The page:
The Synoptic Problem -- By: J. F. Springer

Journal: Bibliotheca Sacra
Volume: BSAC 083:329 (Jan 1926)
Article: The Synoptic Problem
Author: J. F. Springer


The Synoptic Problem

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Small Matthaean Omissions Of Markan Additions

J. F. Springer

NEW YORK

We have now had before us a succession of lists of short Markan passages involving matters of possible difficulty. One class of notices has not been included. That is to say, I am reserving for future consideration those short Matthaean omissions, or Markan additions, which are conceivably disparagements of the apostles. I am inclined to believe not only that the succession of lists of passages involving possible difficulty, which has already been presented, constitutes the most complete single statement of the kind in the literature of the Synoptic Problem, but that this statement is more comprehensive than any that could be made by combining all the tabulations of those who have maintained the priority of Mark over Matthew. Included in my lists are nearly all those instances which have been tabulated by W. C. Allen in his A Critical and Exegetical Commentary on the Gospel according to St. Matthew (1907), Introduction, pp. xxxi-xxxiii, sec. 6 [see also his The Gospel according to Saint Mark (1915), pp. 23-24]; and by Sir J. C. Hawkins in his Horae Synopticae (2d ed., 1909), pp. 117-125. I have added many others.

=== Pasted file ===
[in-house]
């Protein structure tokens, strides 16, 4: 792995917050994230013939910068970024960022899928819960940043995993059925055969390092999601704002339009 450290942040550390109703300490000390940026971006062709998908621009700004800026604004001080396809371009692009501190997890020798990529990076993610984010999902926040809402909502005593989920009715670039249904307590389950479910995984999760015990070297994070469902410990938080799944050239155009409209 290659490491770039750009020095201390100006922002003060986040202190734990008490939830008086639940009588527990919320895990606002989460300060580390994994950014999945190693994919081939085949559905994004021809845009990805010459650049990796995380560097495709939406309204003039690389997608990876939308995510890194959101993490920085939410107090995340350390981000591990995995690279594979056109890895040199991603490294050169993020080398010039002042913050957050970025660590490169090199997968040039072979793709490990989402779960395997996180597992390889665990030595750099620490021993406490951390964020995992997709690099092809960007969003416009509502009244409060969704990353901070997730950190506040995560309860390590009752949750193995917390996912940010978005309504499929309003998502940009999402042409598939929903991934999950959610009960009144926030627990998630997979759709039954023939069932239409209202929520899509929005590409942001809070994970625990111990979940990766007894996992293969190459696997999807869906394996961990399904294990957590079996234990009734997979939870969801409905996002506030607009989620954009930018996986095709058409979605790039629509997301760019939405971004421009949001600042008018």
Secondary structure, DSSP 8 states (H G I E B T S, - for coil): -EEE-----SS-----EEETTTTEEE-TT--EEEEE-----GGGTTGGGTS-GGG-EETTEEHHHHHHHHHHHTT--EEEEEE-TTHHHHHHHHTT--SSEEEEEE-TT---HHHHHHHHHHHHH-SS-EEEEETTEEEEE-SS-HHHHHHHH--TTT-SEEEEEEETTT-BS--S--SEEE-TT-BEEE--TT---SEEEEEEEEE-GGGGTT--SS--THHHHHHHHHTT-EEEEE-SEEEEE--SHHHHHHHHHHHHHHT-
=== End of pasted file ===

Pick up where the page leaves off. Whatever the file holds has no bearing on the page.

It would appear that the reader is admirably situated to weigh the matter of priority in the presence of the kinds of evidence that have been presented in the foregoing lists. If such evidence really has any substantial value in determining whether Matthew or Mark is the derivative document, then the reader has had before him what may perhaps be regarded as fairly equivalent to the possible total. In fact, if evidence of this description affords a basis upon which may be erected an argument for the compilation of the First Gospel from the Second or an argument against the derivation of Mark from Matthew, then one or both of these arguments should be

disclosed upon a due consideration of the evidential aggregate now available to the reader. If the secondary character of Matthew, and the non-secondary character of Mark, do not receive substantial support from this collection of notices, there is little hope that the future will enlarge it to such an extent that it will then afford an adequate basis for these contentions.

Omissions or Additions

Are these short notices, found in Mark but not in Matthew, omissions or additions? That is, did a Matthaean compiler omit them from his compilation, or did a Markan secondary writer add them to the information obtained from his exemplar? If they are omissions, then the book of Matthew is a compilation based on the Gospel of Mark. But, if they are additions, then ...

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